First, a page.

was a master of the brush: Frederic Edwin Church’s Catskill
from Olana: Landscapes by Frederic Edwin Church
Art Museum, through Sept. 16
Frederic Edwin Church (1826-1900) was one of the most revered,
influential and successful artists of his time. The successor
to Hudson River school founder Thomas Cole (who took Church
on as his first student) was a master with the brush, a brilliant
businessman, and an insatiable traveler who eventually settled
down in his dream house, dubbed Olana, on 250 orchestrated
acres south of Hudson.
The traveling exhibition Treasures from Olana: Landscapes
by Frederic Edwin Church, currently at its first stop
at the Fenimore Art Museum, presents 18 works from Church’s
personal collection, and augments them with a number of other
pieces borrowed from museums and individuals. It is accompanied
by a small but lavishly illustrated catalog featuring an insightful
and cogent essay by the show’s curator (and Metropolitan Museum
of Art associate) Kevin J. Avery; the exhibit’s label copy,
drawn from Avery’s essay, is just one excellent reason to
make the trip to Cooperstown.
Another is that, while the works from Olana could be seen
on visits there, at the Fenimore one has the opportunity to
focus entirely on the art—what’s lost by removing the Olana
context, with all its romance, is more than made up for by
full and easy access to up-close scrutiny of the work, an
impossibility during Church house tours. And the work, needless
to say, is marvelous.
Most of the pieces in the show are not large, finished paintings;
rather, they are highly polished oil sketches, relatively
small and intimate. And this is their strength. As evidenced
by the few examples of full-scale finished work in the show,
the sketches retain a freshness and intensity that is, frankly,
lacking in the easel pieces. And don’t be misled by the label
“sketch”—Church’s skill was such that even these little oils
on paper make the vast majority of paintings made by today’s
artists seem primitive and fumbling in comparison.
Also, don’t think that these are discards and leftovers—they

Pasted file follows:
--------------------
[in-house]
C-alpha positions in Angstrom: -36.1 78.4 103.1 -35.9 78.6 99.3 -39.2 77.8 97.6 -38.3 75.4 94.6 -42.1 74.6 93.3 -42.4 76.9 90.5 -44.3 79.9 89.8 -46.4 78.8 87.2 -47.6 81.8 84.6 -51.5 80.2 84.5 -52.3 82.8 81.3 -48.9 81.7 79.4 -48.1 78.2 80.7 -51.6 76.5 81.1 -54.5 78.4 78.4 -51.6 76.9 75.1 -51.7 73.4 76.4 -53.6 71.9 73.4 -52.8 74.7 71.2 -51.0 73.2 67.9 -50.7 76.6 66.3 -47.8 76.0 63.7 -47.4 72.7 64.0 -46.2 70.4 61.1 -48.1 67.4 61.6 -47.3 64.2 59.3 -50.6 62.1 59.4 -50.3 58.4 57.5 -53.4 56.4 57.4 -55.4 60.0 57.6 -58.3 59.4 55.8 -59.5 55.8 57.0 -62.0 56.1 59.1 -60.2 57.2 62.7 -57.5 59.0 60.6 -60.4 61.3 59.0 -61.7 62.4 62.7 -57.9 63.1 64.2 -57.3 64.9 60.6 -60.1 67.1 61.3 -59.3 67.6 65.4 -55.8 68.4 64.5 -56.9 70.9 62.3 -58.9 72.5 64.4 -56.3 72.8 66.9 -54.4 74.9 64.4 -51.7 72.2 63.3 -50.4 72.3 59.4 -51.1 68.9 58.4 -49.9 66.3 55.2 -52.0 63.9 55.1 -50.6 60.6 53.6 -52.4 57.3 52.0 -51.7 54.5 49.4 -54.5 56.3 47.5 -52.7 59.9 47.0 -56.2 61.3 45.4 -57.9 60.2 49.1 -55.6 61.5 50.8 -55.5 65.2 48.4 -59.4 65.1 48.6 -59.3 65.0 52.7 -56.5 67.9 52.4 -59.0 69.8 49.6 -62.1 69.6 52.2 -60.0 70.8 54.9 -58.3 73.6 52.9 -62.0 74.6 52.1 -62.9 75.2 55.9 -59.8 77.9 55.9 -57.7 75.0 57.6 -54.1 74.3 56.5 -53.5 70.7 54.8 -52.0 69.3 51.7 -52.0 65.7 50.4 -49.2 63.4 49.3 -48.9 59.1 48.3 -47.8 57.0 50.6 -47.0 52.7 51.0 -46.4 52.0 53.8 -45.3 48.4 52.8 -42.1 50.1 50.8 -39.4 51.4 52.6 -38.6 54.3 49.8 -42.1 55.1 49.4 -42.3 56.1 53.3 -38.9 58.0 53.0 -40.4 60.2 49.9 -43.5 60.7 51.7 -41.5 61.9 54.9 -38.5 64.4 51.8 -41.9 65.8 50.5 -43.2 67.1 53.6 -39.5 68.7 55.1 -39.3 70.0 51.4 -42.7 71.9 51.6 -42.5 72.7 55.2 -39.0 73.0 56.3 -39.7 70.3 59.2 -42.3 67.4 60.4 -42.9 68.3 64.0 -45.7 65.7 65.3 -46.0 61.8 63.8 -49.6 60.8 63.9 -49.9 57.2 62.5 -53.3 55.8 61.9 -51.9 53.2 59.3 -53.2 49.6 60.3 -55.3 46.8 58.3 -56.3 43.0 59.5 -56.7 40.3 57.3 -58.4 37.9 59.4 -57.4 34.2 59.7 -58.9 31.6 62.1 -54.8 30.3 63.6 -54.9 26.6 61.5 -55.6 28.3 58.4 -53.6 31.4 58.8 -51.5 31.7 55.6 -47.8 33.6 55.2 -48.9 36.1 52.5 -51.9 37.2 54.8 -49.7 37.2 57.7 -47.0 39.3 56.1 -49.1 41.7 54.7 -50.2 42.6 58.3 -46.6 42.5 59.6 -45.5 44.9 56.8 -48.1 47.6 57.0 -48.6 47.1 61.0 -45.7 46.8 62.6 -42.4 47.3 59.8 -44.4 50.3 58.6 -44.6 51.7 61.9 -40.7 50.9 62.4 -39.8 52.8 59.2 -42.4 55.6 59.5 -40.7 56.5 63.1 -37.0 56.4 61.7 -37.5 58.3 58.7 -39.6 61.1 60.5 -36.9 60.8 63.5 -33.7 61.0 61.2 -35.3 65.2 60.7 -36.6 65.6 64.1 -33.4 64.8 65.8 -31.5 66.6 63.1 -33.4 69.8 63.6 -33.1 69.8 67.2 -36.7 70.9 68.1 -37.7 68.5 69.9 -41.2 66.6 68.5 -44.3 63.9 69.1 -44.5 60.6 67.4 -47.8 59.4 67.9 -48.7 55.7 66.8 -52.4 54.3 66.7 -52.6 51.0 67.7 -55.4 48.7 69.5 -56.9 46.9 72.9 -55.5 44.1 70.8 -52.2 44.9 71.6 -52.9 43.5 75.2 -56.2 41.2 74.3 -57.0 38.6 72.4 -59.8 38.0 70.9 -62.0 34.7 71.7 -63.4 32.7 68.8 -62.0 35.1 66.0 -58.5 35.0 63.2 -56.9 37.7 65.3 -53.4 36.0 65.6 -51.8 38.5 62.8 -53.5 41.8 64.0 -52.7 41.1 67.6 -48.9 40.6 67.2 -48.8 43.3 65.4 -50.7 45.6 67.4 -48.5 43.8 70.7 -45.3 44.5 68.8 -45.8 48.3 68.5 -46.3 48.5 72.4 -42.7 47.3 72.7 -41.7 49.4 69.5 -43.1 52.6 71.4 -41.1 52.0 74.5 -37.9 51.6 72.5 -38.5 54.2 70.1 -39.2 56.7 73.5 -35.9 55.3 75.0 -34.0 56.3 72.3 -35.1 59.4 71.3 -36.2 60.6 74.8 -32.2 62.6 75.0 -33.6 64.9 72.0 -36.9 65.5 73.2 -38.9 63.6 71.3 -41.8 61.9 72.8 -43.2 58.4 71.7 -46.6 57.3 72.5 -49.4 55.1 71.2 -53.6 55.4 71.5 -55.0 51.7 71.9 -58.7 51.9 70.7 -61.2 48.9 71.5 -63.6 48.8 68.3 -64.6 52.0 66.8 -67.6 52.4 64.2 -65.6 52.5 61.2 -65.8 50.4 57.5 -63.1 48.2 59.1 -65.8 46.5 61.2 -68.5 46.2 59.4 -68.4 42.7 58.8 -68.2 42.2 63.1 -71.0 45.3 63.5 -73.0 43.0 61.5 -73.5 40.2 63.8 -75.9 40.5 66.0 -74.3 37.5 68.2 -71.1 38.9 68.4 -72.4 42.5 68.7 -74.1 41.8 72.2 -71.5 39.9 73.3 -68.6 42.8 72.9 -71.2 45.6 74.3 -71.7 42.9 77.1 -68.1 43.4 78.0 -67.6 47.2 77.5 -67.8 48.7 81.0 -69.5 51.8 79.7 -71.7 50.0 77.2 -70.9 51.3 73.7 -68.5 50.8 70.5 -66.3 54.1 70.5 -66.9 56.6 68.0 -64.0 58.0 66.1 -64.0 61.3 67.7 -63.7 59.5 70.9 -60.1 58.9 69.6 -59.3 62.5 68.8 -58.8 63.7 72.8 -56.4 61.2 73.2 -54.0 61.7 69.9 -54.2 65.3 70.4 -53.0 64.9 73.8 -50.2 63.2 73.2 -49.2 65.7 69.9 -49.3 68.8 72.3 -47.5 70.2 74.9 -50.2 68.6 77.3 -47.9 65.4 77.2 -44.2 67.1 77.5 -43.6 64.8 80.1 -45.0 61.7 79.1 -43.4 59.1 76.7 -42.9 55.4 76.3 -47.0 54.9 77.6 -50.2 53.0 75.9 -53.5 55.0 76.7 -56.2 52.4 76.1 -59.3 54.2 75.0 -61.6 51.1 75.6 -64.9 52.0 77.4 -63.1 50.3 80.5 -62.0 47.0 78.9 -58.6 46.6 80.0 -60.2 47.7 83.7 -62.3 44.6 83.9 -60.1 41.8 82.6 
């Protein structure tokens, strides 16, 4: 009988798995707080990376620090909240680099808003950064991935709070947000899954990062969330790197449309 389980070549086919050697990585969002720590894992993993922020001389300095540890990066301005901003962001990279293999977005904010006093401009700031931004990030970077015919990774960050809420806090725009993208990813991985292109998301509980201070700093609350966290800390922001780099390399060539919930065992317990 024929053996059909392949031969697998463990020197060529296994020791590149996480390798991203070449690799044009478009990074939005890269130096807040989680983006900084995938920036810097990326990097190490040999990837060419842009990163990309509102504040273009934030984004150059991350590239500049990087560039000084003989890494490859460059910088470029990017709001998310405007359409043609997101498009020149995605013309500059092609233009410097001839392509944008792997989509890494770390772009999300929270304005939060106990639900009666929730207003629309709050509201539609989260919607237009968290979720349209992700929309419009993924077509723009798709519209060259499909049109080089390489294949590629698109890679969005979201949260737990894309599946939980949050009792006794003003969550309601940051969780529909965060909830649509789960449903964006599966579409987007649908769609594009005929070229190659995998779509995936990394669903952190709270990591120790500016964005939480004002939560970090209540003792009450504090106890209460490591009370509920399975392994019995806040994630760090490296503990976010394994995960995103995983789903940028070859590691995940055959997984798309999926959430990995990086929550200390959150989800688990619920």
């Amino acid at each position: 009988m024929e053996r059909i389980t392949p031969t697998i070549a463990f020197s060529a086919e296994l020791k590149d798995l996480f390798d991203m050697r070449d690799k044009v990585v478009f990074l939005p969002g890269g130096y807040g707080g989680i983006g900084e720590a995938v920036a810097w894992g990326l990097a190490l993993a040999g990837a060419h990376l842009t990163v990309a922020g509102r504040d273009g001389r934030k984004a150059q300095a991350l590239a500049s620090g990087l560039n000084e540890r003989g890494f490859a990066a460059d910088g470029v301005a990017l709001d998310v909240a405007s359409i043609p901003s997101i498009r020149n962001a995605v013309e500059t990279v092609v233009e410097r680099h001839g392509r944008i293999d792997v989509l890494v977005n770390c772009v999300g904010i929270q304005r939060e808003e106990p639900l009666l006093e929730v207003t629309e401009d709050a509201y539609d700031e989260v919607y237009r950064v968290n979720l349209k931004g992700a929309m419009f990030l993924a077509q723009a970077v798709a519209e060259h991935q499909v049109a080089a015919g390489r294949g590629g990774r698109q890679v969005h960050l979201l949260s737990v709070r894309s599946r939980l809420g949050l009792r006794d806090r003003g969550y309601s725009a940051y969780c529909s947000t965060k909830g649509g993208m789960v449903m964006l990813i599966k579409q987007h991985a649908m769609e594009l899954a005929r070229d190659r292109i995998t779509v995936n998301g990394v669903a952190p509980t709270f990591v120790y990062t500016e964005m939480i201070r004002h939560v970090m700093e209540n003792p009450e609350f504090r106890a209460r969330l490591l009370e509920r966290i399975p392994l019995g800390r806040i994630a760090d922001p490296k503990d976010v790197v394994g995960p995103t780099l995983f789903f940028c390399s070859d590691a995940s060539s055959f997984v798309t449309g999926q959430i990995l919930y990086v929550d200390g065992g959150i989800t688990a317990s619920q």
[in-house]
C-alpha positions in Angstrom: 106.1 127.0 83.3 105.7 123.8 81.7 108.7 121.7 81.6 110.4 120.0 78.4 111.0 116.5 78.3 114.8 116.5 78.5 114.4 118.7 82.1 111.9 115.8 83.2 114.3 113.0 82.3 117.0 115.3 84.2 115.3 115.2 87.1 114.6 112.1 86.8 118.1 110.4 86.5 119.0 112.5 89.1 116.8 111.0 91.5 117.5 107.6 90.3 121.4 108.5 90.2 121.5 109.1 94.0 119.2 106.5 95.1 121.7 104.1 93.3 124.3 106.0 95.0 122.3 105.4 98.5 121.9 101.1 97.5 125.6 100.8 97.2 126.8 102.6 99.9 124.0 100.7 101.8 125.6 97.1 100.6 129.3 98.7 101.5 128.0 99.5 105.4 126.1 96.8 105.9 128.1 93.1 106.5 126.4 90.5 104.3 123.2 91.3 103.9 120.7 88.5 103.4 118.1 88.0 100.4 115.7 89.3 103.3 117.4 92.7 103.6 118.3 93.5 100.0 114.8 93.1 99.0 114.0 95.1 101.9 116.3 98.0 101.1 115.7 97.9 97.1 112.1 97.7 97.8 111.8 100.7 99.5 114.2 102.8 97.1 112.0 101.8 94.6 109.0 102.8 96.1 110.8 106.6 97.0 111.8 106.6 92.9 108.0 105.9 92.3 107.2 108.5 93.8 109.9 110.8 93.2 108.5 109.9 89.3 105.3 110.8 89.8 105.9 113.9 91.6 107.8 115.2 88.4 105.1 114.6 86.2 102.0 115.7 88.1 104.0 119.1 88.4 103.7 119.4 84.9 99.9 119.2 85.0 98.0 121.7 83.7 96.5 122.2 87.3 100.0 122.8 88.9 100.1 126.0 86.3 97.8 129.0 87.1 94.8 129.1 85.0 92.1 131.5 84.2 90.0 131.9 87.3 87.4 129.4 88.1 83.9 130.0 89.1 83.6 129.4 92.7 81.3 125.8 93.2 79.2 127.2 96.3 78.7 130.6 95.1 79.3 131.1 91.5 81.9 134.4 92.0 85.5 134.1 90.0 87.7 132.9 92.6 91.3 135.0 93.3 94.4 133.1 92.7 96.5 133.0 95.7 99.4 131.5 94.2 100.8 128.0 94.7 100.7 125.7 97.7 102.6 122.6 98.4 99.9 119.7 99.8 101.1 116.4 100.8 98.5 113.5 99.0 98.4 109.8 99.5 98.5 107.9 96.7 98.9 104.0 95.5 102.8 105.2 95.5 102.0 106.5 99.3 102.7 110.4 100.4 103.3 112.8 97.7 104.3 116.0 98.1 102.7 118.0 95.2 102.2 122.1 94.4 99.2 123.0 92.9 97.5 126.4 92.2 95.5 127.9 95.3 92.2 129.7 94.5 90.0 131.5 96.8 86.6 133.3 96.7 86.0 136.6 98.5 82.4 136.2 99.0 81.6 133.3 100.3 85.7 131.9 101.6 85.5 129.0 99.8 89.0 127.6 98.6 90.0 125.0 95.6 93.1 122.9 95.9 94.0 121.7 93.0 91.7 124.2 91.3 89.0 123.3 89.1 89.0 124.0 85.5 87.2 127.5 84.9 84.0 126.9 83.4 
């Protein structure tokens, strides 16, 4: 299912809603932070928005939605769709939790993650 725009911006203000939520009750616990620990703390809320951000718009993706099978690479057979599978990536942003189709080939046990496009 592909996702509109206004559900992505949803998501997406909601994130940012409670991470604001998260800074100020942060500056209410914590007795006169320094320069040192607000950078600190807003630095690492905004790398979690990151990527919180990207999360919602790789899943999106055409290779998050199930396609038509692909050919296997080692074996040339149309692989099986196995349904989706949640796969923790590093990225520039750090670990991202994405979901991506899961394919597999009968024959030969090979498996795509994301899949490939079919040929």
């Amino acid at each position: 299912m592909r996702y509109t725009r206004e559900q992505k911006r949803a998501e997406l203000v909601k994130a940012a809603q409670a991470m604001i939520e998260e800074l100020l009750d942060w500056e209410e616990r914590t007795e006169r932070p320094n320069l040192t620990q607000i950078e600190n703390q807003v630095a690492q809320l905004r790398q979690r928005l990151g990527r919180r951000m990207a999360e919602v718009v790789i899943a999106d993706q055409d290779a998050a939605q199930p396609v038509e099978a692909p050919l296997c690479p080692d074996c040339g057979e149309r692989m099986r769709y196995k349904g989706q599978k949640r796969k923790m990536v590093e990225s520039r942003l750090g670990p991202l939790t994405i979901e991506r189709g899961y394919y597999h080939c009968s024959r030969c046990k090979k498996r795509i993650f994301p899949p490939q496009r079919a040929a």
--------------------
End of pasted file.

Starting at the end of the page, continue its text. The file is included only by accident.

were chosen, framed and hung in the house by Church himself
as his favorites to live with and share with his wife, Isabel,
and their children. And, by the way, those frames are fabulous.
The first strong impression I got from strolling around the
gallery to get oriented is what a vast geography Church painted.
Sure, there are familiar scenes of the Catskill Creek, the
Hudson River and Niagara Falls, but then there’s the Parthenon
in Greece; sunsets in Jamaica; rock formations and manmade
wonders at Petra in Jordan; a gorgeous, partially fabricated
view of Mount Katahdin in Maine; a rainbow in Germany; the
Mexican forest; and sites in South America.
I’d be hard-pressed to pick my own favorite, but Blueberry
Hill, Vermont, painted in 1865, would be a contender.
Unlike the vast, sweeping panoramas typical of Church’s most
famous work, this 12-by-20-inch oil features an undistinguished
hump of a mountain sheltering a cozy valley; the sky is a
clear, pale blue but the colors of fall are on the landsape,
and Church has captured them in seemingly every leaf and branch.
Sun, shadow and fallen leaves play across the foreground,
while minute details of a farmhouse, fences and livestock
activate the middle ground. A soft light falling across the
contours of the fields and hill behind makes for a comforting
yet technically brilliant effect, the coup de grace of a remarkable
Similarly muscular forms grace Scene in the Blue Mountains,
Jamaica, also painted in 1865, but in a sketchier manner
that suits the subject well. Hanging near it is a far more
lush work on paper titled Tropical Vines and Trees, Jamaica,
in which Church has lavished an unbelievable degree of skill
and attention on his unassuming subject. The accompanying
label speculates that this excessive absorption gave the artist
temporary relief from grieving for his two children, who were
killed by diphtheria a couple of months earlier. It is also
suggested that, in painting every leaf, he was communing with
his equally bereft wife, who drowned her sorrows by obsessively
collecting fern specimens.
Once back at Olana for ongoing construction supervision (and
with four new children), Church in 1871-2 made another of
the show’s best paintings: a winter view, and a vertical one
at that, creating poetry out of crisp light, scudding clouds,
lavender snow, and the river and mountains in the distance.
The Hudson Valley in Winter from Olana is so true to
the feeling of the place, and so immediate, as to let you
sense the very freshness of the air.
This atmospheric quality is what I find sets Church apart
from the other artists of his genre, and it is in abundance
in this show. A similar feeling of discovery is retained in
the one full-scale piece from Olana in the show, a view of
El Khasné, Petra (a classical façade carved out of solid rock)
glimpsed glowing through a chink in the shadowed walls of
a gorge. Avery calls it “the most important painting at Olana,”
and Church must have agreed, since he hung it over the fireplace.
It sports a Persian-motif frame that is quite impressive as
Of the other large paintings shown, the one of a scene in
Maine titled Sunset (borrowed from Utica’s marvelous
Munson-Williams-Proctor Arts Institute) is perhaps the best—it
is certainly the most dazzling, with its perfectly captured
evening sky in layers of orange, red, and purple and the seamless
reflection of it in indigo-tinted still water.
The show also features a set of 19 small pencil drawings from
a private collection in which Church has serialized some friends’
fishing excursions, complete with pratfalls and captions.
They didn’t do a thing for me, but others in the gallery were
enjoying them heartily.
peripheral vision this week